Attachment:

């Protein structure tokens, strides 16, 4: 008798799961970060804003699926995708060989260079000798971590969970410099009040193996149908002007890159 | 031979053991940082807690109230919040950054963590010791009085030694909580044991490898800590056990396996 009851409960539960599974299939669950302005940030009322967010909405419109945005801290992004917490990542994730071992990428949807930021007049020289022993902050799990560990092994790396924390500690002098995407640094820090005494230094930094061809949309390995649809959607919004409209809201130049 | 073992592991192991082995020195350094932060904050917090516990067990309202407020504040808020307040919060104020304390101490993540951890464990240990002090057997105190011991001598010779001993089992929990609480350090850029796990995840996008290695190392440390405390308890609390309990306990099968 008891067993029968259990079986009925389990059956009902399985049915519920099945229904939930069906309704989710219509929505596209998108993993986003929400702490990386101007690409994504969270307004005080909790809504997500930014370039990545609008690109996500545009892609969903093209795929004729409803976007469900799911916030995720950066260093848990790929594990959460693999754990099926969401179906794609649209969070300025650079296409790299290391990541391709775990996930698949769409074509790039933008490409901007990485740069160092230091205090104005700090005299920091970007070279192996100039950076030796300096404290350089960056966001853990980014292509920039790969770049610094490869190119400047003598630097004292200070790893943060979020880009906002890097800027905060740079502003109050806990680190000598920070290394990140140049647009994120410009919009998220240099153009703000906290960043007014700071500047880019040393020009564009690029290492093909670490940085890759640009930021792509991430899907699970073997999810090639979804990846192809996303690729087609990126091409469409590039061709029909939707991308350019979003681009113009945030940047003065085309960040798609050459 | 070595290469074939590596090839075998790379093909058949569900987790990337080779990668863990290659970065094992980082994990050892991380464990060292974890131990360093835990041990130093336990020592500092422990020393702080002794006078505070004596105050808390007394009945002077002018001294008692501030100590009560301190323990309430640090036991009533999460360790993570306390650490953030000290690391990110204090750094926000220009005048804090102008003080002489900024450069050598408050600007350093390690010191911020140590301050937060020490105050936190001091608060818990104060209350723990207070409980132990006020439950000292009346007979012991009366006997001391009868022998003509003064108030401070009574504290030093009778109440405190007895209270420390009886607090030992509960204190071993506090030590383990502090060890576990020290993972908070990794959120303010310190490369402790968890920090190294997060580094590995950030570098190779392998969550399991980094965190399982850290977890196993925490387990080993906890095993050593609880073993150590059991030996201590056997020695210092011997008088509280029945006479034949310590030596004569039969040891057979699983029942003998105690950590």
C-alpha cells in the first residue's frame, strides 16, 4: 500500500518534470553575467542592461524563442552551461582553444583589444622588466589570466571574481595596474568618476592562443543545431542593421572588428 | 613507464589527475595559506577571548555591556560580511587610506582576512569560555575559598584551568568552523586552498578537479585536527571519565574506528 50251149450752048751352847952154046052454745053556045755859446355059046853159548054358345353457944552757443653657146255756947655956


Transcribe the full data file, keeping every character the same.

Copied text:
């Protein structure tokens, strides 16, 4: 008798799961970060804003699926995708060989260079000798971590969970410099009040193996149908002007890159 | 031979053991940082807690109230919040950054963590010791009085030694909580044991490898800590056990396996 009851409960539960599974299939669950302005940030009322967010909405419109945005801290992004917490990542994730071992990428949807930021007049020289022993902050799990560990092994790396924390500690002098995407640094820090005494230094930094061809949309390995649809959607919004409209809201130049 | 073992592991192991082995020195350094932060904050917090516990067990309202407020504040808020307040919060104020304390101490993540951890464990240990002090057997105190011991001598010779001993089992929990609480350090850029796990995840996008290695190392440390405390308890609390309990306990099968 008891067993029968259990079986009925389990059956009902399985049915519920099945229904939930069906309704989710219509929505596209998108993993986003929400702490990386101007690409994504969270307004005080909790809504997500930014370039990545609008690109996500545009892609969903093209795929004729409803976007469900799911916030995720950066260093848990790929594990959460693999754990099926969401179906794609649209969070300025650079296409790299290391990541391709775990996930698949769409074509790039933008490409901007990485740069160092230091205090104005700090005299920091970007070279192996100039950076030796300096404290350089960056966001853990980014292509920039790969770049610094490869190119400047003598630097004292200070790893943060979020880009906002890097800027905060740079502003109050806990680190000598920070290394990140140049647009994120410009919009998220240099153009703000906290960043007014700071500047880019040393020009564009690029290492093909670490940085890759640009930021792509991430899907699970073997999810090639979804990846192809996303690729087609990126091409469409590039061709029909939707991308350019979003681009113009945030940047003065085309960040798609050459 | 070595290469074939590596090839075998790379093909058949569900987790990337080779990668863990290659970065094992980082994990050892991380464990060292974890131990360093835990041990130093336990020592500092422990020393702080002794006078505070004596105050808390007394009945002077002018001294008692501030100590009560301190323990309430640090036991009533999460360790993570306390650490953030000290690391990110204090750094926000220009005048804090102008003080002489900024450069050598408050600007350093390690010191911020140590301050937060020490105050936190001091608060818990104060209350723990207070409980132990006020439950000292009346007979012991009366006997001391009868022998003509003064108030401070009574504290030093009778109440405190007895209270420390009886607090030992509960204190071993506090030590383990502090060890576990020290993972908070990794959120303010310190490369402790968890920090190294997060580094590995950030570098190779392998969550399991980094965190399982850290977890196993925490387990080993906890095993050593609880073993150590059991030996201590056997020695210092011997008088509280029945006479034949310590030596004569039969040891057979699983029942003998105690950590």
C-alpha cells in the first residue's frame, strides 16, 4: 500500500518534470553575467542592461524563442552551461582553444583589444622588466589570466571574481595596474568618476592562443543545431542593421572588428 | 613507464589527475595559506577571548555591556560580511587610506582576512569560555575559598584551568568552523586552498578537479585536527571519565574506528 50251149450752048751352847952154046052454745053556045755859446355059046853159548054358345353457944552757443653657146255756947655956